7th March 2016 -Luis Verde Arregoitia, Natural History Museum Bern

Luis Darcy Verde ArregoitiaI’m interested in mammal diversity – past, and present. Through my research I aim to identify the mechanisms that generate spatial and taxonomic patterns of diversity, and the processes that threaten it. My broader interests include ecomorphology, mammalian evolution, biogeography, and phylogenetic comparative methods. I’m currently a postdoc at the Natural History Museum Bern in Switzerland, and my ongoing project involves relating ecology, morphology and phylogeny in rodents using museum collections and molecular phylogenies.

I am a mammalogist by training. For my PhD (University of Queensland: 2010-2014), I investigated the relationship between phylogeny and extinction risk in mammals. This research explored how the evolutionary age of a lineage relates to its current extinction risk (it doesn’t) and the effects of extinctions on phylogenetic diversity and tree topologies. Before that, I studied the ecology of bat migration for my BSc research thesis as part of a biology degree at Universidad Nacional Autónoma de México (UNAM; 2004-2009). I will be talking about museum collections, natural history, bats and rodents, and my experiences in mammal research.

August 11th 2014 – Mike Dickison, Whanganui Regional Museum

MikeDickisonI’m Curator of Natural History at the (Whanganui Regional Museum) in New Zealand. This is a small museum with a 19th-century natural history collection, and a very large collection of moa bones, mostly from a nearby swamp. Moa, New Zealand’s giant extinct flightless bird, are my main research interest—I did my PhD at Duke on the evolution of body size in giant flightlessness birds. I’m also interested in rather old-fashioned anatomy and biogeography; old-fashioned at least compared to the amazing ancient DNA research currently being done on extinct birds. Before I went back to school to study biology I working in museum exhibition development and science communication, and ended up teaching design and typography. Visual communication of science and the design of data graphics is still one of my enthusiasms. I’ve also just started a community (Wikipedia group), I think, is something museum curators and researchers need to take much more seriously.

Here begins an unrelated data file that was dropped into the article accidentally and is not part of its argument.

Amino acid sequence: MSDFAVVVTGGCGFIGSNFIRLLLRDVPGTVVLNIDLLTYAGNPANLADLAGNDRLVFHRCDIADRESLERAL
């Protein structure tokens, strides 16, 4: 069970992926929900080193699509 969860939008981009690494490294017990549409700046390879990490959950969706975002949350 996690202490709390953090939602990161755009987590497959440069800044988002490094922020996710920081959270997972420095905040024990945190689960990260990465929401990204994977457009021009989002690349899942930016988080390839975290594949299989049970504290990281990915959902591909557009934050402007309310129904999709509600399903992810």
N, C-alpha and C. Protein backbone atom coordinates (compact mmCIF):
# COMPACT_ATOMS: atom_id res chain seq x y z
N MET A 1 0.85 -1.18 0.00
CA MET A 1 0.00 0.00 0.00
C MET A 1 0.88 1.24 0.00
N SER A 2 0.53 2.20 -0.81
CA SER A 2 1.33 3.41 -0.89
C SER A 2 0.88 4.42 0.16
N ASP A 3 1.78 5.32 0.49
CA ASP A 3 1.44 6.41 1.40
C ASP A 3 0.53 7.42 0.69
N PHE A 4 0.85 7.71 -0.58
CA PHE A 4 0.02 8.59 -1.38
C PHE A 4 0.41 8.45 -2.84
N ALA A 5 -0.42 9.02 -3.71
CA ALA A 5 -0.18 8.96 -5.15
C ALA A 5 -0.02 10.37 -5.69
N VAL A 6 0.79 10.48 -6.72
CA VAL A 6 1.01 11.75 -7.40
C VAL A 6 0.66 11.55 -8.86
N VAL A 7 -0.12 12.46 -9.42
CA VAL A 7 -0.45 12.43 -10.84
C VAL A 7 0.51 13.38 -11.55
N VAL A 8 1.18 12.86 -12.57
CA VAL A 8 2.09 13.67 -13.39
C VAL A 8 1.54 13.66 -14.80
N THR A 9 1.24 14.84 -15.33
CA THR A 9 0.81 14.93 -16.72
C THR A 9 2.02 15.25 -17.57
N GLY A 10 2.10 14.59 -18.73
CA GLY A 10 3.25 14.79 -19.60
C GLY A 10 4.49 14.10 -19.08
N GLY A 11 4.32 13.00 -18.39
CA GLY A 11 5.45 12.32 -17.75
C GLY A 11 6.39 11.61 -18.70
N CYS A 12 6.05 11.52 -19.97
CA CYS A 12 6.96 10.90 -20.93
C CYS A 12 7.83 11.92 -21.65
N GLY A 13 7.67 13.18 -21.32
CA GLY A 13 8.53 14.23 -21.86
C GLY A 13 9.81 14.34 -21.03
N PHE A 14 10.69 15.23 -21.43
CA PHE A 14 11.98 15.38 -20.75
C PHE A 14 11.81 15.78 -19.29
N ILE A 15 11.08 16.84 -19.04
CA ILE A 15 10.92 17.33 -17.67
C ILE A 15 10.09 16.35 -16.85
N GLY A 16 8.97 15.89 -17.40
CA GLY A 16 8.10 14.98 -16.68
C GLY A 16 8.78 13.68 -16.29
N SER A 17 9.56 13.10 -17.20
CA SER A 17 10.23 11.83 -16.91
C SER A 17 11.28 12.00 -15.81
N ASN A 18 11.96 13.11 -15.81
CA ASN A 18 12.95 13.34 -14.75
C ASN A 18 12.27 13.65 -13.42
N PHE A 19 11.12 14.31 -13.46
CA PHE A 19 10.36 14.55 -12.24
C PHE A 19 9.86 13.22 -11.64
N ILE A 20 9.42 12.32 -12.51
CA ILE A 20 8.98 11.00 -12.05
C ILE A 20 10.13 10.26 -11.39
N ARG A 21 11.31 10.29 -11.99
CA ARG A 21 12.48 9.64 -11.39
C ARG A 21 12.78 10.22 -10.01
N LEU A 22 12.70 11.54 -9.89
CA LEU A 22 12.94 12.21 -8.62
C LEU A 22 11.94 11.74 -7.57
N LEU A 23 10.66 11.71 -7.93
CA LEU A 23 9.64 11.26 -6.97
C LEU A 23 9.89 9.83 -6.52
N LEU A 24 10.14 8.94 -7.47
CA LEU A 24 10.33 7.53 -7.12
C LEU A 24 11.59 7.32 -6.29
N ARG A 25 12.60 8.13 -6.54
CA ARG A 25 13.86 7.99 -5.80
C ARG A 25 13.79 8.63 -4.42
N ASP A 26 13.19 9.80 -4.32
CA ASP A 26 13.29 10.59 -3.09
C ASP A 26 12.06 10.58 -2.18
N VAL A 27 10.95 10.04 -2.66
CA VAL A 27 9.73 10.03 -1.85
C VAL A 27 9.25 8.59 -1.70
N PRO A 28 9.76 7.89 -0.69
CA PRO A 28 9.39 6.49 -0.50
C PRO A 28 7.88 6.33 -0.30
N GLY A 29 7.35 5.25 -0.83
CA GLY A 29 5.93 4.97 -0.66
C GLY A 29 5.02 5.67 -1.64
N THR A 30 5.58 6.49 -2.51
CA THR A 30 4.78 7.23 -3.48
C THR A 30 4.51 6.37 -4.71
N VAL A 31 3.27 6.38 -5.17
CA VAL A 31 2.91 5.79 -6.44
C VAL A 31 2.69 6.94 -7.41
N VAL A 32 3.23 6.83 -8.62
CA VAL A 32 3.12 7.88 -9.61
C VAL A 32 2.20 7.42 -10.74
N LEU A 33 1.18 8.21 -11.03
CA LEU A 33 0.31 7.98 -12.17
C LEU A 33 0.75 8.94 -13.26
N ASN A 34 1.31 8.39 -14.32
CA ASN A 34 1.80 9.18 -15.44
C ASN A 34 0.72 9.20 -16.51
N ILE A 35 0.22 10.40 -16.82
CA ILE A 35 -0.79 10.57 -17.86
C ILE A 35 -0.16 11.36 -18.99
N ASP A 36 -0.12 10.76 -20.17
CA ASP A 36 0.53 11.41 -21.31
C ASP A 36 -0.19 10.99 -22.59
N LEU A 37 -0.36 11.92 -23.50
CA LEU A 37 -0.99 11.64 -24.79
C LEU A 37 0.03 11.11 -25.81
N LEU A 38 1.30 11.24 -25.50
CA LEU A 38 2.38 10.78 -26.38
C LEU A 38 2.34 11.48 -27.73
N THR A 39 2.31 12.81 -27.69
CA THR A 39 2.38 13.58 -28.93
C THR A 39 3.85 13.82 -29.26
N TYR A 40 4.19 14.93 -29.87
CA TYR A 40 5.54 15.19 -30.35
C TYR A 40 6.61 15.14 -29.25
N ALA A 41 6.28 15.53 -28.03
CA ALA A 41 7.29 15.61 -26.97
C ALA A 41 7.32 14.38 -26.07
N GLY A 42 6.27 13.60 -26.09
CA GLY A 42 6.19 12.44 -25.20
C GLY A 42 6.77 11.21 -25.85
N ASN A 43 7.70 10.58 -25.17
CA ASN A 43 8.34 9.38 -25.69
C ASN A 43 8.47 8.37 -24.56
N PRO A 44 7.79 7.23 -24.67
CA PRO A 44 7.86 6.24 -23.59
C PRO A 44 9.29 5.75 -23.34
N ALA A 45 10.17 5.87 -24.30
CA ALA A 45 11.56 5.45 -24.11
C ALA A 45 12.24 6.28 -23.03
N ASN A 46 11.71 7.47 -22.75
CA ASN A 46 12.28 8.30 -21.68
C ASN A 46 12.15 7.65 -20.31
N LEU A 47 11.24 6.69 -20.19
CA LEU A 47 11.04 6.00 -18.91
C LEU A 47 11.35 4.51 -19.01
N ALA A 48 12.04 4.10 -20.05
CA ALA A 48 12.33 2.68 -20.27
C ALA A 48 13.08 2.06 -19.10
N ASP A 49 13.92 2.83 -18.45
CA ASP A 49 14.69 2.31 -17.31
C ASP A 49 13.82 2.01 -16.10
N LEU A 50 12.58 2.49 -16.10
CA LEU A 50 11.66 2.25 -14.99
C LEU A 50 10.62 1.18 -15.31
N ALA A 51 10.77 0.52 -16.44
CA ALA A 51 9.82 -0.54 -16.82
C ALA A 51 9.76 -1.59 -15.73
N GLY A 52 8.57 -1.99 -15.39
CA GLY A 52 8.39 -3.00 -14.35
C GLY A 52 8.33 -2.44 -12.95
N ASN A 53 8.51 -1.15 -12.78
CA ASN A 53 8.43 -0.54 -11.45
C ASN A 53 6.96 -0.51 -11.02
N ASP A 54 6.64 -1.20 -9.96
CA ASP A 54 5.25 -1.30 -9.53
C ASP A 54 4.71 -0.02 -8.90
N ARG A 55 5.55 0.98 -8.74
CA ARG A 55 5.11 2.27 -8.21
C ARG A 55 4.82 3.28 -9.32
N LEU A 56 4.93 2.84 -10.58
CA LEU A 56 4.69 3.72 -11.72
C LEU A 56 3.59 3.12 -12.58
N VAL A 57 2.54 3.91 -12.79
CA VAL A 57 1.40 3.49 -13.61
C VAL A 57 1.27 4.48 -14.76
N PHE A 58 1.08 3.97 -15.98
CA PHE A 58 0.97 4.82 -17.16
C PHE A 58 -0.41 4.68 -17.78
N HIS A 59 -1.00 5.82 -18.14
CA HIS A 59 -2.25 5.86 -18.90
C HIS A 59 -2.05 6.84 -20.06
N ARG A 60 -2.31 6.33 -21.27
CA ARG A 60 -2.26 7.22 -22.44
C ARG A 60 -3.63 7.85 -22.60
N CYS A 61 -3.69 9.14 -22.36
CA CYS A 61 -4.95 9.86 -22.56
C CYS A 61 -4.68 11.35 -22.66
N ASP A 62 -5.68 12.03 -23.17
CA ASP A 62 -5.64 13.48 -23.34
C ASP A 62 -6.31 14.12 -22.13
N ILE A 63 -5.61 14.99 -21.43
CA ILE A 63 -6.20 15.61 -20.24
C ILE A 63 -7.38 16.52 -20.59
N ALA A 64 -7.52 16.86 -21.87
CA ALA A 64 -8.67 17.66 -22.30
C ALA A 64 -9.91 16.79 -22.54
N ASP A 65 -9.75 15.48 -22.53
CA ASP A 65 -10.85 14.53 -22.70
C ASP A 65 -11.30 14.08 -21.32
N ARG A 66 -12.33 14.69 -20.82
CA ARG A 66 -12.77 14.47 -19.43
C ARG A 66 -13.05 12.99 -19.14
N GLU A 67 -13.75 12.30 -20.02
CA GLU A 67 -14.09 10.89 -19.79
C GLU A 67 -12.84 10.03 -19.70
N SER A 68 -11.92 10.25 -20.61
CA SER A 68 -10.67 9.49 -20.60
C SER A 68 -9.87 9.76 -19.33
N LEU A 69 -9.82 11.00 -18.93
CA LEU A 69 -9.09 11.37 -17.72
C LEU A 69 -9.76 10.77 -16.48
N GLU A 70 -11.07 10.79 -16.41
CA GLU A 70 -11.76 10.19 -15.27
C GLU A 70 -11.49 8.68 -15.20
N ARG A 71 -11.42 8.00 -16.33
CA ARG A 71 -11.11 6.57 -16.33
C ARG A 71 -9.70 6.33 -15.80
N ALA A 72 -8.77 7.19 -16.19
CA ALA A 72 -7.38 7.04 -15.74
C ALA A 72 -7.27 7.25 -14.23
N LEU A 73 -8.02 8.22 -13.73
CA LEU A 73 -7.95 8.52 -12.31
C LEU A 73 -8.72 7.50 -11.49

I tweet as @adzebill and my personal site is www.giantflightlessbirds.com.